It’s going OK, but once you use randomness and make measures, you’re no longer in beginning Fathom. It’s conceptually harder as a whole, and the mechanics of the software inevitably ramp up in difficulty as well. So I’ve made a video that’s all about the mechanics of doing this in Fathom with one and two collections. (The three-collection case is coming…)

You wanna see it? Here it is:

Anyway, in that effort, I thought that the easy-peasy way to make the videos—using Keynote—was not sufficient. So I used Camtasia Studio, which was really fun and worked fine.

I’m looking into ScreenFlow for capture as well, and Vimeo for distribution.

Note: I had trouble for a while with getting the resolution right in YouTube. Coulda sworn that one of the Camtasia presets for YouTube was 480 x 640, but it’s 380 x 640. Text came out looking crummy, like this:

We’re starting to learn about probability. Surely one of the quintessential settings is rolling two dice and adding. I’ll try to walk that back another time and rationalize why I include it, but for now, I want students to be able to explain why seven is more likely than ten. I want them to have that archetypal diagram in their heads.

But starting with the theoretical approach won’t go very well. Furthermore, with my commitment to data and using randomization for inference, an empirical approach seems to make more sense and be more coherent. So that’s what I’m trying.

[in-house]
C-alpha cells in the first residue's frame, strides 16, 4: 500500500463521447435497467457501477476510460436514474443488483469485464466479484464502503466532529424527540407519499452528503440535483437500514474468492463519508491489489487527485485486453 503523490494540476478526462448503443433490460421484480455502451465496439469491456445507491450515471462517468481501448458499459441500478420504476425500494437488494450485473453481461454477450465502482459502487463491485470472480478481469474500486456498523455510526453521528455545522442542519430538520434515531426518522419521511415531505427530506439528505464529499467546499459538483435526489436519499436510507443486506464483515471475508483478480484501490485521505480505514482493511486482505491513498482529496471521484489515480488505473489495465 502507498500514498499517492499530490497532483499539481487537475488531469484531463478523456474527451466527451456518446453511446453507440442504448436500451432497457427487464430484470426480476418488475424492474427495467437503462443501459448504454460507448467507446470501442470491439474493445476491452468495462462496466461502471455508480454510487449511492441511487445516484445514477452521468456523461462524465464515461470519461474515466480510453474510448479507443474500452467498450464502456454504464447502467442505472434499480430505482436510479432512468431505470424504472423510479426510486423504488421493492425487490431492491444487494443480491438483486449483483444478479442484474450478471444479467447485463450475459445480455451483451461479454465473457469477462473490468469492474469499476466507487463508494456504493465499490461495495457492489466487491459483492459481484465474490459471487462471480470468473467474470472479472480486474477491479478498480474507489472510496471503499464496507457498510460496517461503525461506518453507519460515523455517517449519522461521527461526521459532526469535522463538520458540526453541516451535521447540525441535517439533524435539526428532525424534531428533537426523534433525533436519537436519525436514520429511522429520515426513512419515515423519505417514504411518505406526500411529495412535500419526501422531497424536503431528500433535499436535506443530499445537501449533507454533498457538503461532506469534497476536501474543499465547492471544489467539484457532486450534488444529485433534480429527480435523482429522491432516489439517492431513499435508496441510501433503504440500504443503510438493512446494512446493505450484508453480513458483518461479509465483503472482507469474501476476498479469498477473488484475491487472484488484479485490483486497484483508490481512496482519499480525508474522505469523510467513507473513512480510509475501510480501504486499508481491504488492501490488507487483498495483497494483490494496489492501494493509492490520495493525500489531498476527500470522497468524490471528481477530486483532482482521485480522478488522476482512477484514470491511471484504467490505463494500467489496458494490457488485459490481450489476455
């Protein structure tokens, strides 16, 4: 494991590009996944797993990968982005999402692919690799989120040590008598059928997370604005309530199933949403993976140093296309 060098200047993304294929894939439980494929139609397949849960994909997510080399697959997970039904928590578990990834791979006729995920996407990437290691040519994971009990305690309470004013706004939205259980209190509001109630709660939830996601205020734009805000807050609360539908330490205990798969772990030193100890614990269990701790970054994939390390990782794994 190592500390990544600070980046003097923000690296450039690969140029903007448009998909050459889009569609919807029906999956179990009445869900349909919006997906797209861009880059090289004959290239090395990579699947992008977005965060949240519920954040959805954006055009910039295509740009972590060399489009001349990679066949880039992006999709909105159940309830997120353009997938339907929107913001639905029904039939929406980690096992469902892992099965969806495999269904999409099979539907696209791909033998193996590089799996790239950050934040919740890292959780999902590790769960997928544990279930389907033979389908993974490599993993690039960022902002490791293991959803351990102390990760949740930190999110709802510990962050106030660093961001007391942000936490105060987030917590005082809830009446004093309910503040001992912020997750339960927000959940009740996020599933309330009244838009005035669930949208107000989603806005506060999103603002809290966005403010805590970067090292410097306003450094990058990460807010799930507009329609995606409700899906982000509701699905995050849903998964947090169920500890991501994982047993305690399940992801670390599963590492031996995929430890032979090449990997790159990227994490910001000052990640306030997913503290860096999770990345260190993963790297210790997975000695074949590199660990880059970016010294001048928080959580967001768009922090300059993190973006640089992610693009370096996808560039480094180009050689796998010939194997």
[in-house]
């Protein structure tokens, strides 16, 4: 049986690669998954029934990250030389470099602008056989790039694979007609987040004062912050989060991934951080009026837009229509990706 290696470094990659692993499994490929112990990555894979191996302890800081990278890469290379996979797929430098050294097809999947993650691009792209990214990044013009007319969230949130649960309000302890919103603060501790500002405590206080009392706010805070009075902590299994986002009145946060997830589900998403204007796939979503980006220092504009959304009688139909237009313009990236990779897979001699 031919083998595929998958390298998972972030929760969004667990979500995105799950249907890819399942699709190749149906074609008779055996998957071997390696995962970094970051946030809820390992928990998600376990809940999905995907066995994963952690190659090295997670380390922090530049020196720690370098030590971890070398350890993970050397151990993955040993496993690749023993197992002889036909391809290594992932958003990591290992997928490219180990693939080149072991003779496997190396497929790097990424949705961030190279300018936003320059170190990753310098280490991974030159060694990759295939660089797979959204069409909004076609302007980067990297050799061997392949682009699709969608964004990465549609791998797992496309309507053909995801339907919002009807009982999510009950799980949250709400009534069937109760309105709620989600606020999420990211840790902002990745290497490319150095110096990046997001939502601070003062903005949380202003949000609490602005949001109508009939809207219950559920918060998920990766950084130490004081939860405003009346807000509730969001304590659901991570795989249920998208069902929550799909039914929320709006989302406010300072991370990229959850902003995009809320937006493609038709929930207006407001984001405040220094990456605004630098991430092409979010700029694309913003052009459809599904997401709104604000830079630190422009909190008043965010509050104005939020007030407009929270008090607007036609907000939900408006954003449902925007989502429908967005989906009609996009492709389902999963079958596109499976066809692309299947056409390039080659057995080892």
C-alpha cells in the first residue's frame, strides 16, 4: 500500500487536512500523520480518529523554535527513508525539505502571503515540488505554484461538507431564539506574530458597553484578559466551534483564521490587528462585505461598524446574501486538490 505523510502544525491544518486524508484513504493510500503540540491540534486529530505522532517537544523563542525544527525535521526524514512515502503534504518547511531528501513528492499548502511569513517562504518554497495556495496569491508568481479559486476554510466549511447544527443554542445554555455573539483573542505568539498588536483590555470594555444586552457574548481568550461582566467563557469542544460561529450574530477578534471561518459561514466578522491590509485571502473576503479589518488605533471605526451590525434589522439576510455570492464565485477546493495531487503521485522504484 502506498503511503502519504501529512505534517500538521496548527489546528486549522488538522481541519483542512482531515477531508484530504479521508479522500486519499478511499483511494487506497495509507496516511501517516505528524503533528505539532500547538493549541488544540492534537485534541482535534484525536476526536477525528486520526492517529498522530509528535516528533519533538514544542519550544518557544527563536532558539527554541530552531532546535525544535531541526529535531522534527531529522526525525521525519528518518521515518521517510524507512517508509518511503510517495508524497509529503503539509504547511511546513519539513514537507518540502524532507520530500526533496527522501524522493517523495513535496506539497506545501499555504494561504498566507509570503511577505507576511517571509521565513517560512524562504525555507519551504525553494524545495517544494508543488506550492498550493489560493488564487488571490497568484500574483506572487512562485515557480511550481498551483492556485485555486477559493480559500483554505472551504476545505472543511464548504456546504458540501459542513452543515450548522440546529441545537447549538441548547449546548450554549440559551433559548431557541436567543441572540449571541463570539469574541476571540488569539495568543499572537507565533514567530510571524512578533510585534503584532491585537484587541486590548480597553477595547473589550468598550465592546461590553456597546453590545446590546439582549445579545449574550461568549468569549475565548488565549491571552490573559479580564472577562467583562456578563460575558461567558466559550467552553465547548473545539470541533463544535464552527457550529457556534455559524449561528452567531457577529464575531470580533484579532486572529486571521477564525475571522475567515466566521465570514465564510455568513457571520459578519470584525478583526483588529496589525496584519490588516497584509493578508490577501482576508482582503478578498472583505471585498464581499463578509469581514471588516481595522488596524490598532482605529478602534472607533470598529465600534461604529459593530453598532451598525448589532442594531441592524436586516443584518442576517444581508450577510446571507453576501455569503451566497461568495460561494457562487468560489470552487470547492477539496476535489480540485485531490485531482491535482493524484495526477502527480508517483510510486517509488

The key lesson for me for this report—related to “trust the data”—is that actual data, with the right technology, can illuminate the important concepts, such as independence. This makes me ask how much theoretical probability we need, if any.

What Happened in Class

To do the Dice Sonata (previous post), I had given each student two dice: a red one and another one. They rolled them 50 times, recording each result twice: once to do the sonata, so they could make the graph of actual results by hand, and also on the computer in a Fathom Survey so we could easily assemble the results for the entire class.

If you haven’t used Fathom Surveys, you can think of it as a Google form that you can later drag directly into Fathom. The key thing here is that they recorded the red die and the other die separately. When we were done, we had 838 pairs.

This was Thursday, the second class of the semester. After students discussed the homework, and saw that their sets of 50 rolls didn’t produce graphs with their predicted shapes, we went to the computers to see if things looked any different with more data. To make the relevant graph, students had to make a new attribute (= variable = column ) to add the two values—which they already knew how to do. Here is the bottom of the table and the graph: